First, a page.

Neal Alto earned his PhD in Cell and Developmental Biology from the Oregon Health and Sciences University in 2003. He was then appointed as a postdoctoral fellow in the Department of Pharmacology at the University of California San Diego. In 2007, he became an assistant professor in the Department of Microbiology at UT Southwestern.
The Alto laboratory is interested in the cross species communication between bacterial pathogens and human signal transduction systems. Many bacteria mediate infectious disease by changing the biochemical events in the host cell interior. In once common scenario, bacteria inject virulence factors directly into a particular host cell compartment. These “effectors,” as they are commonly known, will chemically modify or directly mimic host-signaling enzymes such as kinases, phosphatases, or GTPases.
The changes in host cellular environment elicited by each bacterial effector protein are what alter the host physiology leading to severe infectious disease. Dr. Alto and his associates use recombinant DNA techniques, protein chemistry, model genetic systems to study the actions of bacterial virulence factors.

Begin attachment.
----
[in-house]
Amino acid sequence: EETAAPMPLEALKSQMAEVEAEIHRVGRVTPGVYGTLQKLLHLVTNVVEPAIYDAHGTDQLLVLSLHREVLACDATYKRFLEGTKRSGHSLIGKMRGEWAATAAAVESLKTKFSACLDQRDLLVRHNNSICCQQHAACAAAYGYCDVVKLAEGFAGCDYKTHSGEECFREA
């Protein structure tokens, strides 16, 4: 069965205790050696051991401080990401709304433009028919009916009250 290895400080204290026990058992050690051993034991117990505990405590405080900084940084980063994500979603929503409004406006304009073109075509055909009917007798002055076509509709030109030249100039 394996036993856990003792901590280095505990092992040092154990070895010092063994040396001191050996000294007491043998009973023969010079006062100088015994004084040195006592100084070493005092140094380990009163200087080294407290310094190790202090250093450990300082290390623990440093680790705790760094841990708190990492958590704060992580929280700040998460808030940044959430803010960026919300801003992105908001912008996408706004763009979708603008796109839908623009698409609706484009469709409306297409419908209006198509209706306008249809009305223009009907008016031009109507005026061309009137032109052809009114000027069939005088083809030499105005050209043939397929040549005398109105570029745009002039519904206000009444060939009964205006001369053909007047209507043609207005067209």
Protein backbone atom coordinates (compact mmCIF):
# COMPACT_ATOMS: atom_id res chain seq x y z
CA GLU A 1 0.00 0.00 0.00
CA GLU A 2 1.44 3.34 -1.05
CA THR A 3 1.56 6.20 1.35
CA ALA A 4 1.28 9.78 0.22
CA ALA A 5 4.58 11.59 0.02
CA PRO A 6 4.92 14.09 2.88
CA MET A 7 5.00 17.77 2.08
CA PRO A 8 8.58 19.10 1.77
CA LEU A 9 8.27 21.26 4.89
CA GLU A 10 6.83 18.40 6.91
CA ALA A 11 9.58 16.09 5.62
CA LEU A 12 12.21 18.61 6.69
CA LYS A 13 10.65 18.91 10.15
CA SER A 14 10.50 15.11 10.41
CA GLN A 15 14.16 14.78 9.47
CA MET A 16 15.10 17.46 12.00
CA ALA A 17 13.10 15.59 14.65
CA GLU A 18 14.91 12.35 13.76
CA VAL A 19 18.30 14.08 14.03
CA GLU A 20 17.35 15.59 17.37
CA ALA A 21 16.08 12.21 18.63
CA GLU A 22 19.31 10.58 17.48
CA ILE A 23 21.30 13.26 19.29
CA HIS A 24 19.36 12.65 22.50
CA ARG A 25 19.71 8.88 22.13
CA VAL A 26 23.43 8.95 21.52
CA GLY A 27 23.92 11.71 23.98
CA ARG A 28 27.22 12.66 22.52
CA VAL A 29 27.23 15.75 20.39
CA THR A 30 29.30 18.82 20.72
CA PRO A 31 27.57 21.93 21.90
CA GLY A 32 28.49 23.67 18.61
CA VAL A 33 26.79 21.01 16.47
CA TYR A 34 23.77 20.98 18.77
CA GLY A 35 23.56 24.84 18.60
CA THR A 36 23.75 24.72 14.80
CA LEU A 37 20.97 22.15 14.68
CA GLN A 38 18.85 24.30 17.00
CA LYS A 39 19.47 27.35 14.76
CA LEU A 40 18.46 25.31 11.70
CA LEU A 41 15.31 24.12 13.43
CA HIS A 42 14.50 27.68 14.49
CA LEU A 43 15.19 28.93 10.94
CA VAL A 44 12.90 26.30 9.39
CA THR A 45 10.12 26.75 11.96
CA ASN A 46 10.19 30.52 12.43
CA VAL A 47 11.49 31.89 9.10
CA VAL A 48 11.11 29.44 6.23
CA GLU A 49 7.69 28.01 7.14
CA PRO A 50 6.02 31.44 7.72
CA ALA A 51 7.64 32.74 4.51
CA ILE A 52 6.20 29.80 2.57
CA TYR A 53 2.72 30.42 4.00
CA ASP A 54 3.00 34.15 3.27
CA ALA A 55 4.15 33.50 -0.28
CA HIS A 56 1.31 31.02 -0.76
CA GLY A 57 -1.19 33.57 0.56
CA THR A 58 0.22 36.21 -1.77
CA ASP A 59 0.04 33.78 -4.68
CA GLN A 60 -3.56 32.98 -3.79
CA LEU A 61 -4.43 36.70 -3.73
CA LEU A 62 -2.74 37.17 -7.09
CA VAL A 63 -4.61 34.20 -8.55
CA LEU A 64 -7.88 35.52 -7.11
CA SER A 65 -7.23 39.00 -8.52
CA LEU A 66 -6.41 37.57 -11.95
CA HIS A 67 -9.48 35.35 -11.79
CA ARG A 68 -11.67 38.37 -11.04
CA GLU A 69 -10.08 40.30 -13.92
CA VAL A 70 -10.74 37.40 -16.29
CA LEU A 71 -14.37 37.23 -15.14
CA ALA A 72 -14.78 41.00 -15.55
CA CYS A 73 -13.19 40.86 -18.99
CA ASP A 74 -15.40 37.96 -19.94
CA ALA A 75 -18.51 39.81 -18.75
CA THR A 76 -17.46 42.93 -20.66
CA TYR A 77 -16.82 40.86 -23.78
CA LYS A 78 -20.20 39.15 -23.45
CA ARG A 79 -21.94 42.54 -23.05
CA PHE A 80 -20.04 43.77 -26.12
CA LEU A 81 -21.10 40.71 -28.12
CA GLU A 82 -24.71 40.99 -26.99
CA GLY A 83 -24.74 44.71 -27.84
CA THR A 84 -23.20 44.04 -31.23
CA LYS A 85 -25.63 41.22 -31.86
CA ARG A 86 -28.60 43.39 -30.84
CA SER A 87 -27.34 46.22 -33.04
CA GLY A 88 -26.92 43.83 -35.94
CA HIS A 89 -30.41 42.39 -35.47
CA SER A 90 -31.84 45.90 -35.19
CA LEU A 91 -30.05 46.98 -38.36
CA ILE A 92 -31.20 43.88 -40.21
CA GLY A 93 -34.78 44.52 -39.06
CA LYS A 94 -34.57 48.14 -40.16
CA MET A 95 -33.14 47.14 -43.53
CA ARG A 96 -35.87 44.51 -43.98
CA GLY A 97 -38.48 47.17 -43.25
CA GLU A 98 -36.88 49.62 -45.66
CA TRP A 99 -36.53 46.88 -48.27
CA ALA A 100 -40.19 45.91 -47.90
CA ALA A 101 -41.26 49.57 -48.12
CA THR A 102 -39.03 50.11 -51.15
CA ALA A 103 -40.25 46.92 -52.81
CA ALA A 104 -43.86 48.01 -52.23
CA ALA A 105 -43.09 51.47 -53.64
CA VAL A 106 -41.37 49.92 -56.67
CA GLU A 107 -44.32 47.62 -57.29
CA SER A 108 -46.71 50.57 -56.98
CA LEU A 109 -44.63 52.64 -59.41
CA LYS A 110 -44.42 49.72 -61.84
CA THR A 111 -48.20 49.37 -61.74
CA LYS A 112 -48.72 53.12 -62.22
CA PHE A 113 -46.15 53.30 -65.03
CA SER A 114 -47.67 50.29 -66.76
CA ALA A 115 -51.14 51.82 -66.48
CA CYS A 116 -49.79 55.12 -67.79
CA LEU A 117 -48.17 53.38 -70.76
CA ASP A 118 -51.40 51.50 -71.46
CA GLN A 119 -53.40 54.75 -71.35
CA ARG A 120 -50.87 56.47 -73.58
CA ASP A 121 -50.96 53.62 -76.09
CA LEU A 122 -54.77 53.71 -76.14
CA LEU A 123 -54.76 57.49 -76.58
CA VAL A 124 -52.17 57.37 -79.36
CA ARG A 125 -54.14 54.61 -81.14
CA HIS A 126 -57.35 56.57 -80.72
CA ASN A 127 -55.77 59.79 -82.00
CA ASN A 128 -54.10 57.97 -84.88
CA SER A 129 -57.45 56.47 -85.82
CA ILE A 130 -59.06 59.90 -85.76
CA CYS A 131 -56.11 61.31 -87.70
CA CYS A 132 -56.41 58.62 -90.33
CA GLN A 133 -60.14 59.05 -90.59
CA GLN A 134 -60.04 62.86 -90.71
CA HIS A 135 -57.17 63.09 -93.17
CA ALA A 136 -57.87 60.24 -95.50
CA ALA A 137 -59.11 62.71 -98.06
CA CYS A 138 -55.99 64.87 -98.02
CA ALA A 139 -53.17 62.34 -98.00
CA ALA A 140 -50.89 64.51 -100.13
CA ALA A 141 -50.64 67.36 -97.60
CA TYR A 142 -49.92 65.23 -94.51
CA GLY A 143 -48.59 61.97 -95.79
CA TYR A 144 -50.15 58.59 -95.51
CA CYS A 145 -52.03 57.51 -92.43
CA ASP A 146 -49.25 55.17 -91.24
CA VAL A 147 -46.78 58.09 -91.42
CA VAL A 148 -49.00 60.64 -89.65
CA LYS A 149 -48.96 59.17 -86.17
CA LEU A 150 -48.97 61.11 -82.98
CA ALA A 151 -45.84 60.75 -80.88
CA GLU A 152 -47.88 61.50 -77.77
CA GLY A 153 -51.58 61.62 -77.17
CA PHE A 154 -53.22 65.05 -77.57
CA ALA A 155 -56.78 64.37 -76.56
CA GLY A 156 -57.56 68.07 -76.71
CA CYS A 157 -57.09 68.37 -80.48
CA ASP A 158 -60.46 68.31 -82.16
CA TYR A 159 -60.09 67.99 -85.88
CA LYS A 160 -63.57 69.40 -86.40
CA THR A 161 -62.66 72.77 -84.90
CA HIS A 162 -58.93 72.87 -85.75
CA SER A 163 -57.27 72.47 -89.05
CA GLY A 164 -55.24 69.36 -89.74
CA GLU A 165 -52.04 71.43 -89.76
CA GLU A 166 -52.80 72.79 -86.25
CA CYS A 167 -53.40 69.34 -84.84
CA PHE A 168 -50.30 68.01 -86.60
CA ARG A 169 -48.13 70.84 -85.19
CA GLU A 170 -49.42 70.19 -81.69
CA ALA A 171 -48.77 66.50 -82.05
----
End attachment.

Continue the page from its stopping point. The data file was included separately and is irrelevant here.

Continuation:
|Undergraduate||Western Washington University (1996), Cell Biology|
|Graduate School||Oregon Health Science University (2003), Cell Biology|
- Human Signal Transduction
- Mechanisms of Toxins and Effectors
- Microbioal Pathogenesis
- Ras Super-family GTPases
- The assembly of a GTPase-kinase signalling complex by a bacterial catalytic scaffold.
- Selyunin AS, Sutton SE, Weigele BA, Reddick LE, Orchard RC, Bresson SM, Tomchick DR, Alto NM Nature 2011 Jan 469 7328 107-11
- Structural insights into host GTPase isoform selection by a family of bacterial GEF mimics.
- Huang Z, Sutton SE, Wallenfang AJ, Orchard RC, Wu X, Feng Y, Chai J, Alto NM Nat. Struct. Mol. Biol. 2009 Aug 16 8 853-60
- Structure and function of Salmonella SifA indicate that its interactions with SKIP, SseJ, and RhoA family GTPases induce endosomal tubulation.
- Ohlson MB, Huang Z, Alto NM, Blanc MP, Dixon JE, Chai J, Miller SI Cell Host Microbe 2008 Nov 4 5 434-46
- The Type III effector EspF coordinates membrane trafficking by the spatiotemporal activation of two eukaryotic signaling pathways.
- Alto NM et al. The Journal of Cell Biology September 2007 24;178(7) 1265-78
- Identification of a Bacterial Type III Effector Family with G Protein Mimicry Functions
- Alto NM, Shao F, Lazar CS, Brost RL, Chua G, Mattoo S, McMahon SA, Ghosh P, Hughes TR, Boone C, Dixon JE Cell January 2006 124 1-13
- Regulation of NMDA receptors by an associated phosphatase-kinase signaling complex
- Westphal RS, Tavalin SJ, Lin JW, Alto NM, Fraser ID, Langeberg LK, Sheng M, Scott JD Science July 1999 285(5424) 93-6
- Identification of F-actin as the dynamic hub in a microbial-induced GTPase polarity circuit.
- Orchard RO, Kittisopikul M, Altschuler SJ, Wu LF, Suel GM, and Alto NM Cell 2012 Feb (in press)